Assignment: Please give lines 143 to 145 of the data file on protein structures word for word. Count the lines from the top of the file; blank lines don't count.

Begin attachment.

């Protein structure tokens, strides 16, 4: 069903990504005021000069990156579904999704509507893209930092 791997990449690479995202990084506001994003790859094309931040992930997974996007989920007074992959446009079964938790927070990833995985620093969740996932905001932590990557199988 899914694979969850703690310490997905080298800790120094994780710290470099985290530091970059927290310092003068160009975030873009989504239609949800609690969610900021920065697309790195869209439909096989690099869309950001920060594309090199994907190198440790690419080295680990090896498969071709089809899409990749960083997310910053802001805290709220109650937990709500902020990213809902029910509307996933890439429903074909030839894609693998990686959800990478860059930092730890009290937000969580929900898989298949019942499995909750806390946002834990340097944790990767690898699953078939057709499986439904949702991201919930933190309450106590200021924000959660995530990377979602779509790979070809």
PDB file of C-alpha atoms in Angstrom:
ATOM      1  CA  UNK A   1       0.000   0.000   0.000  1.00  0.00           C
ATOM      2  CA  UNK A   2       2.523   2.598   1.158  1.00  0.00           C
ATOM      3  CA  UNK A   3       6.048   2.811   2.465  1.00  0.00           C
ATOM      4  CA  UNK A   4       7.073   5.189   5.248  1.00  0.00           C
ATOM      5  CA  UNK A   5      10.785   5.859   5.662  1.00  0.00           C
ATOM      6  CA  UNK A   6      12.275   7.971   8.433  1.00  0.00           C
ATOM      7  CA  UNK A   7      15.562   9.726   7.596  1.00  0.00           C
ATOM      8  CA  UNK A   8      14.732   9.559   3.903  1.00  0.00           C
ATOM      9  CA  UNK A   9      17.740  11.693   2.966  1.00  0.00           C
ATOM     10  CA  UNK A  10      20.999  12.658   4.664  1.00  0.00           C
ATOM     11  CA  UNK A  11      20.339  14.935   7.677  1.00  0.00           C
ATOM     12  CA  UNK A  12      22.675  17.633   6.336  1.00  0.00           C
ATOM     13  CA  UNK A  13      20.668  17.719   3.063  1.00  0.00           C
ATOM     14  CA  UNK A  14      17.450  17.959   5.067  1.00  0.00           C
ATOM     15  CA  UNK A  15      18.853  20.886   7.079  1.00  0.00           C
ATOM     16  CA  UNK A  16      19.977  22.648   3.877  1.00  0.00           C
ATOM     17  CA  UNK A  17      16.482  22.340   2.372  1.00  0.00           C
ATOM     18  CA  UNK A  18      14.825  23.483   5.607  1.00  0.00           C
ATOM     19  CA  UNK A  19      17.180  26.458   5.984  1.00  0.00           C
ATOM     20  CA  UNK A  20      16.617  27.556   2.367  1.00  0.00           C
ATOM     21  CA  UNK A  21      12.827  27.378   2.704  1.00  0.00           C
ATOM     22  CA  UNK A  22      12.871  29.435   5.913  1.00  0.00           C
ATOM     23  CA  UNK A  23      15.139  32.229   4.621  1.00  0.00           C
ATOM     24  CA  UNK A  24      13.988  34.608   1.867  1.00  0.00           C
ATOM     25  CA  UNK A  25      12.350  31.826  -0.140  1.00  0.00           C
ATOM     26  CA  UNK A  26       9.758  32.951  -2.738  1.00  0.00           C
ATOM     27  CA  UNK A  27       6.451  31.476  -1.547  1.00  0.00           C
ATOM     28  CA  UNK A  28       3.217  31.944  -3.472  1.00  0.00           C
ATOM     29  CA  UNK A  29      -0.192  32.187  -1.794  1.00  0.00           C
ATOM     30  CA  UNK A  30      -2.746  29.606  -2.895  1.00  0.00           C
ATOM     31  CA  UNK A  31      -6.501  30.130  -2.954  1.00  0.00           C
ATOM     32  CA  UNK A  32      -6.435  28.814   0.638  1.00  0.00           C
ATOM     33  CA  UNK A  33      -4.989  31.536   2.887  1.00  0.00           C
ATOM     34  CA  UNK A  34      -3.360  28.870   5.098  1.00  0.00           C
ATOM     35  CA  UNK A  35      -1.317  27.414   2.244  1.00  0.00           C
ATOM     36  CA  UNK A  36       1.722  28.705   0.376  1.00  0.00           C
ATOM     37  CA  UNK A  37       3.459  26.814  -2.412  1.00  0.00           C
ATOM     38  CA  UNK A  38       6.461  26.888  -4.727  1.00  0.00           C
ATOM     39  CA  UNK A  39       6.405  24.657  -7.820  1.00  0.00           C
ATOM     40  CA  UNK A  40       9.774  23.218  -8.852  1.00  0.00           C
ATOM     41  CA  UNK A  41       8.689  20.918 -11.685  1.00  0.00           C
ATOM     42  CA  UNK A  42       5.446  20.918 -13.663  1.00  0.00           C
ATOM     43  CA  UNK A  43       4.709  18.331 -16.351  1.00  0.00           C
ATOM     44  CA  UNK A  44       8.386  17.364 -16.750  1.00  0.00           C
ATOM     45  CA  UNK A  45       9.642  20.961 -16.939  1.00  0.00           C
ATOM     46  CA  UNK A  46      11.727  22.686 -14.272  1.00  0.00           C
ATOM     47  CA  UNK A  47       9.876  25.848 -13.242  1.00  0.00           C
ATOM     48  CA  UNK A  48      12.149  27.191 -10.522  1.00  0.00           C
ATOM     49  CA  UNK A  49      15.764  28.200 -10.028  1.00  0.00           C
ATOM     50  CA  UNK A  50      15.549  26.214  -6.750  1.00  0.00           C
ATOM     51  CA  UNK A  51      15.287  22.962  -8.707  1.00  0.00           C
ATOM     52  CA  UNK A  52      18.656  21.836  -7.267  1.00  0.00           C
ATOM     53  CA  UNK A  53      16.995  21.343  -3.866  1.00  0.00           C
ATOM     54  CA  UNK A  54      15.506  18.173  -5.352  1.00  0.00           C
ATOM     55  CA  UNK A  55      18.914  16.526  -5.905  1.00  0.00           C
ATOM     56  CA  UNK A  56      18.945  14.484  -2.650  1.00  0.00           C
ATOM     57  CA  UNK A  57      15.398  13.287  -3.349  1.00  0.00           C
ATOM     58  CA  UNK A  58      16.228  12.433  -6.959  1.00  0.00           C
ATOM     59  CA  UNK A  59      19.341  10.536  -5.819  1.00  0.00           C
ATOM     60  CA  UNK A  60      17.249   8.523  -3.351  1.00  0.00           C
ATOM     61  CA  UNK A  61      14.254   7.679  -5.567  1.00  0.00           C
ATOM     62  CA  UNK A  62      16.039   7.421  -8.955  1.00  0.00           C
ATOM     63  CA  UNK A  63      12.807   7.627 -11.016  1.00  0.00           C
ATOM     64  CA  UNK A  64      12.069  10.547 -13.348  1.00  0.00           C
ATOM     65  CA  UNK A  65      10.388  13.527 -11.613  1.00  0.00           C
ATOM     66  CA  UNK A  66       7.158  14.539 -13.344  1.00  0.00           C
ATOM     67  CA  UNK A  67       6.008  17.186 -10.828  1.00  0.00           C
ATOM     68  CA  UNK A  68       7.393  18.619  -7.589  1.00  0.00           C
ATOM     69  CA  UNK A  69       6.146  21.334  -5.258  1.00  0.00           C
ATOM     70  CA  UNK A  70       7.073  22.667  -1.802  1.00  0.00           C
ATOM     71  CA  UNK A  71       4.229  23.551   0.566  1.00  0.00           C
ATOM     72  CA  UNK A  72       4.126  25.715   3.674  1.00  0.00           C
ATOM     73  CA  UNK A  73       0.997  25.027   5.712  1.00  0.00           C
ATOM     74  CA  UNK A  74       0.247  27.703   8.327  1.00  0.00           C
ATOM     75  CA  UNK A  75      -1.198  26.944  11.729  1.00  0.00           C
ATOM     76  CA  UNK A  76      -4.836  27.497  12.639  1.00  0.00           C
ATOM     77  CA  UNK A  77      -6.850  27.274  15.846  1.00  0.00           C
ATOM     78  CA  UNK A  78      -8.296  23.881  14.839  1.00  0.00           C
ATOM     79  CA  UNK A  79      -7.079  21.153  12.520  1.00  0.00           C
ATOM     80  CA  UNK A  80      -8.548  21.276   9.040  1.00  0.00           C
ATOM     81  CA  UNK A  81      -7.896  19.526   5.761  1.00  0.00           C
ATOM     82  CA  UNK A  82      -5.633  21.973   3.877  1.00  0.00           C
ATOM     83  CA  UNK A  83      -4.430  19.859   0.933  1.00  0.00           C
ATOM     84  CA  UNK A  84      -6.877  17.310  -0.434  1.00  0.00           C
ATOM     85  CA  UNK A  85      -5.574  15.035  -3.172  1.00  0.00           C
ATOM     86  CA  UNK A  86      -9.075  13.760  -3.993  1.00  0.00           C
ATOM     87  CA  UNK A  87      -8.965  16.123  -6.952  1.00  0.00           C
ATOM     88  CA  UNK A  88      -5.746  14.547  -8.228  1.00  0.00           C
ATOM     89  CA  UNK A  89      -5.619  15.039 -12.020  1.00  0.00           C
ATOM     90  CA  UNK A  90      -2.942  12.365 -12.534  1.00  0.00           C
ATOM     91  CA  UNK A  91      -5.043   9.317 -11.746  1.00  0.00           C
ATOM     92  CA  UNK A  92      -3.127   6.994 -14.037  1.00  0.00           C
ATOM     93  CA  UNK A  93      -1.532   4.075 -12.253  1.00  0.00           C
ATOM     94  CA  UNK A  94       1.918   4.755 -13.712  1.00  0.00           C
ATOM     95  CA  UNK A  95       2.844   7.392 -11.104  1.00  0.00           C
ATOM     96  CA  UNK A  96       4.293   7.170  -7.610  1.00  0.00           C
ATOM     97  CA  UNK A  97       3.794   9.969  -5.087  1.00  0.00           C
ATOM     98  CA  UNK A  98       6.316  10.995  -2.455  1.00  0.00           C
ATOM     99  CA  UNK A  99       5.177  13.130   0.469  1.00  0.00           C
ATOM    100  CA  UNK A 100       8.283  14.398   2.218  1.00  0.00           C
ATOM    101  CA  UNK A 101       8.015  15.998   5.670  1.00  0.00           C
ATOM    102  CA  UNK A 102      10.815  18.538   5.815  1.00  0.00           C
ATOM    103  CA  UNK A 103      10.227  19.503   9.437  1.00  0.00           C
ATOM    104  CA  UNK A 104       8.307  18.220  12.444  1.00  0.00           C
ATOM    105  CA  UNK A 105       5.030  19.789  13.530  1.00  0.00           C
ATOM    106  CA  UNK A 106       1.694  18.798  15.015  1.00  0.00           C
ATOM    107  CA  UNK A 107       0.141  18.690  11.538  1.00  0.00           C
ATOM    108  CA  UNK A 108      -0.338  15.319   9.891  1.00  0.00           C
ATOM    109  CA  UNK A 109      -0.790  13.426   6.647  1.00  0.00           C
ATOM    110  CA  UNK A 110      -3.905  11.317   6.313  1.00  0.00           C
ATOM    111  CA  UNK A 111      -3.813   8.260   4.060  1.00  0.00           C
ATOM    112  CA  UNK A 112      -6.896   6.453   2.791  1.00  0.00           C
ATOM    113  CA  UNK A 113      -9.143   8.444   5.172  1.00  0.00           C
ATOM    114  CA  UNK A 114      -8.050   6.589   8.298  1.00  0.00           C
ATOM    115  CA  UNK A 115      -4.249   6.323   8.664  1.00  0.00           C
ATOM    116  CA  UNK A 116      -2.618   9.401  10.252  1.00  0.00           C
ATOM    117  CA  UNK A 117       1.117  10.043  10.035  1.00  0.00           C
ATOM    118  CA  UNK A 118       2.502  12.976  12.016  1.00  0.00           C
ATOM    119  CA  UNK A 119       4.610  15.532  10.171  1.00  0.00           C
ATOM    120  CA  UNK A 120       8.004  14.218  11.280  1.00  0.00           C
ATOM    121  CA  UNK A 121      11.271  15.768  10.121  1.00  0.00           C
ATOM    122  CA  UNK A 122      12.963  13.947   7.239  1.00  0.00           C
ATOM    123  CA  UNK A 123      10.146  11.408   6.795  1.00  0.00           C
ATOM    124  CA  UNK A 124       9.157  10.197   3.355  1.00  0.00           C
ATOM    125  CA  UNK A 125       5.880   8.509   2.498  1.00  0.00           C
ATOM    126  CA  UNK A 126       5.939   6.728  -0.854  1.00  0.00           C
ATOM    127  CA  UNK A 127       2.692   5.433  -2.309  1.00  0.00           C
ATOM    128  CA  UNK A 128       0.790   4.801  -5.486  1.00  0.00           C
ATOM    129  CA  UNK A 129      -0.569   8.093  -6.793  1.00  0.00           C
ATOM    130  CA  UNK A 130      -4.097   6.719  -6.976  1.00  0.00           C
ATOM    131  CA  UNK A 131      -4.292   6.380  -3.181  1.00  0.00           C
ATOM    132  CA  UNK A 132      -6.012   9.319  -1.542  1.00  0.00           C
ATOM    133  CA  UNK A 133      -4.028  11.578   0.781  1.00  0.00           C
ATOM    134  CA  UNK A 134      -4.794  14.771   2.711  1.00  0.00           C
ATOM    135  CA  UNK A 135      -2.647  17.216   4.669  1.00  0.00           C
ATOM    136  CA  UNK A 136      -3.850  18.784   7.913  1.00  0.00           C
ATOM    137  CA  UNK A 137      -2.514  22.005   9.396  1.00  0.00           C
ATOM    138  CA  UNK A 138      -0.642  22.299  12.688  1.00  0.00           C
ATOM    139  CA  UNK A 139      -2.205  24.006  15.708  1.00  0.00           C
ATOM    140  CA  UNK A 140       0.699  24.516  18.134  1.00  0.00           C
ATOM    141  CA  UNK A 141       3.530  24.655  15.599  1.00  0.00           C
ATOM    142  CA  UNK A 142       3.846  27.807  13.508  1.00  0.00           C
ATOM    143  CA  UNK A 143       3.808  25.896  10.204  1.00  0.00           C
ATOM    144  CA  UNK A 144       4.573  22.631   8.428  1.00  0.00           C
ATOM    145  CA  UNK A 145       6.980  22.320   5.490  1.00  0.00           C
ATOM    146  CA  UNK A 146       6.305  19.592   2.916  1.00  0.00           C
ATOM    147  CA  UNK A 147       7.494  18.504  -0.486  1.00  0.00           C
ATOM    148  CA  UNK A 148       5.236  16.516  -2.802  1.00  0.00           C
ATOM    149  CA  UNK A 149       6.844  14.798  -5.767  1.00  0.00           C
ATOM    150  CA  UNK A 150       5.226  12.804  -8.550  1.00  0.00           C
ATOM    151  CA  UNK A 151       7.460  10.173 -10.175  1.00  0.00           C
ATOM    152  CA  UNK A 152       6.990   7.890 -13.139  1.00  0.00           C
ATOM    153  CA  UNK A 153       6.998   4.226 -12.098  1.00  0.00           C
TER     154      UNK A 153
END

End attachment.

ATOM    141  CA  UNK A 141       3.530  24.655  15.599  1.00  0.00           C
ATOM    142  CA  UNK A 142       3.846  27.807  13.508  1.00  0.00           C
ATOM    143  CA  UNK A 143       3.808  25.896  10.204  1.00  0.00           C